New Irish anti-corruption laws: issues for businesses

Out-Law News | 25 Jun 2018 | 11:36 am | 4 min. read

The introduction of new anti-corruption laws in Ireland will significantly modernise and consolidate legislation to tackle white collar crime.

The Criminal Justice (Corruption Offences) Act 2018 (2018 Act) was signed into law by the Irish president, Michael D Higgins, on 5 June 2018. It has not yet been announced when the legislation will come into effect, but it is anticipated to be soon.

Once in force, the 2018 Act will have significant implications for both Irish businesses and UK and other non-Irish businesses operating in Ireland. It introduces a number of new offences, as well as expands the scope of Irish anti-corruption laws beyond bribery of public officials to businesses operating across all sectors. It also introduces severe new penalties.

What offences are created by the 2018 Act?

The 2018 Act criminalises both 'active' and 'passive' corruption, broadly corresponding to the offering and accepting of a bribe. It also criminalises active and passive 'trading in influence', which is to do with promising an undue advantage to someone who claims to be able to exert improper influence over the decisions of a public official.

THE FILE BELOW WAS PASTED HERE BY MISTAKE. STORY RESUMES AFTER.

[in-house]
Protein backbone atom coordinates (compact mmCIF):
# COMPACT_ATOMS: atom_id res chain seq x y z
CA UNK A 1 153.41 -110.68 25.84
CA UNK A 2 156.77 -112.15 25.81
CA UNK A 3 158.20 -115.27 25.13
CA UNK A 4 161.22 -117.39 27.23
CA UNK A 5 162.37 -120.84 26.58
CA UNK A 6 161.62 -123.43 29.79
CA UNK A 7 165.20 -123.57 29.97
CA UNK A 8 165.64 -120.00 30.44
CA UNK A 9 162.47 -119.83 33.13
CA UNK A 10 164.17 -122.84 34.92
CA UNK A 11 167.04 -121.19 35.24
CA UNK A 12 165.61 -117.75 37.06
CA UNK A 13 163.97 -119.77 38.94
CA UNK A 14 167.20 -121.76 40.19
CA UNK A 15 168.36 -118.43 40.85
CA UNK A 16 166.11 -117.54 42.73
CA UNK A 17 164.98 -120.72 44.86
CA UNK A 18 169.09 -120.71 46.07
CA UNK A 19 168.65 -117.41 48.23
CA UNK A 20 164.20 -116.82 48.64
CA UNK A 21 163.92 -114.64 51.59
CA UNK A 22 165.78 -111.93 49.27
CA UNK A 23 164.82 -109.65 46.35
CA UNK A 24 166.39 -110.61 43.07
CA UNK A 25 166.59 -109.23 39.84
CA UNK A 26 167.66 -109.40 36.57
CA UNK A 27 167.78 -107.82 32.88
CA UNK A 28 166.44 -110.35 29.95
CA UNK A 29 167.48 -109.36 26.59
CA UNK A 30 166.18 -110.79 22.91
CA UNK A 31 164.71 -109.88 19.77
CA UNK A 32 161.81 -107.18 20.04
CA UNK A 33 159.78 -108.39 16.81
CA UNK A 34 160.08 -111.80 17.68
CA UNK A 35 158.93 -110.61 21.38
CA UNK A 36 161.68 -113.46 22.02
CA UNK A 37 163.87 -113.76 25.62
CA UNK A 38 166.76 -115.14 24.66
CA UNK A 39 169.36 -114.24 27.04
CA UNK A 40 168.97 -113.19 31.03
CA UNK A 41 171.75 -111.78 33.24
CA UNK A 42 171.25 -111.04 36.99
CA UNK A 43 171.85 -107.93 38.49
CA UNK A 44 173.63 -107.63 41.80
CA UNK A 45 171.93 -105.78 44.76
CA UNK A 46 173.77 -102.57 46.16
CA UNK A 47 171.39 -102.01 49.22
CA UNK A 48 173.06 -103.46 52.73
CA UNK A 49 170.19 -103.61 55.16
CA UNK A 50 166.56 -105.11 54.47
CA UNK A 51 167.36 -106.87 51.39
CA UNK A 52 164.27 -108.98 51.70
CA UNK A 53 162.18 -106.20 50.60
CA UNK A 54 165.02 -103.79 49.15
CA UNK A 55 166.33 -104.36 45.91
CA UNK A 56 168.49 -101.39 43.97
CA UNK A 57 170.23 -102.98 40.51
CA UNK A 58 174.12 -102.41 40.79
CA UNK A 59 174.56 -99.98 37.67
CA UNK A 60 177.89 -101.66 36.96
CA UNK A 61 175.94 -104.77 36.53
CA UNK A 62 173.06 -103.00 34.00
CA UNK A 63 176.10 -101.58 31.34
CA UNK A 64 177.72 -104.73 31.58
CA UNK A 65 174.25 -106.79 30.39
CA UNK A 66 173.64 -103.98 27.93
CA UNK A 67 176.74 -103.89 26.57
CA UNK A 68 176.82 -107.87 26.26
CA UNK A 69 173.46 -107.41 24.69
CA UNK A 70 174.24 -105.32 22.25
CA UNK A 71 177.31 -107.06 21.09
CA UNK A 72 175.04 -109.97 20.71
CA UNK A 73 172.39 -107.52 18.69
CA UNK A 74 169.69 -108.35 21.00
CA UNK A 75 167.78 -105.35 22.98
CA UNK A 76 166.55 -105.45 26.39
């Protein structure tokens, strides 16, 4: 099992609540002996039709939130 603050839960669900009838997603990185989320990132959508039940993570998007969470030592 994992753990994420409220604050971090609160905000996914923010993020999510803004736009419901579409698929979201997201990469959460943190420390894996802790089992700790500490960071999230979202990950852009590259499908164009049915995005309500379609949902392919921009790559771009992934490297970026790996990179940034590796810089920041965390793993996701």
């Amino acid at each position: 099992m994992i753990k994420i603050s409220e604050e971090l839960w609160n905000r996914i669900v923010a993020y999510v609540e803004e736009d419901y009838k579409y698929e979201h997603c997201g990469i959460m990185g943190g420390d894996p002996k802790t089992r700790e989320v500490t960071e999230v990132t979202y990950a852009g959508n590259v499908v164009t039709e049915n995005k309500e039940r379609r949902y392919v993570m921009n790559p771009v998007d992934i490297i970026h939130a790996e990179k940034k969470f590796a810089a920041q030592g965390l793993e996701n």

These offences apply regardless of whether the alleged ability to exert improper influence existed, or whether the supposed influence led to the intended result.

The Act also creates a number of new offences targeted at Irish public officials. It will criminalise any act of an Irish public official carried out in the course of their official position with the intent of corruptly obtaining an advantage for a third party, regardless of whether or not a third party was involved. It will also criminalise the use of confidential information obtained by a public official through their office for a corrupt purpose.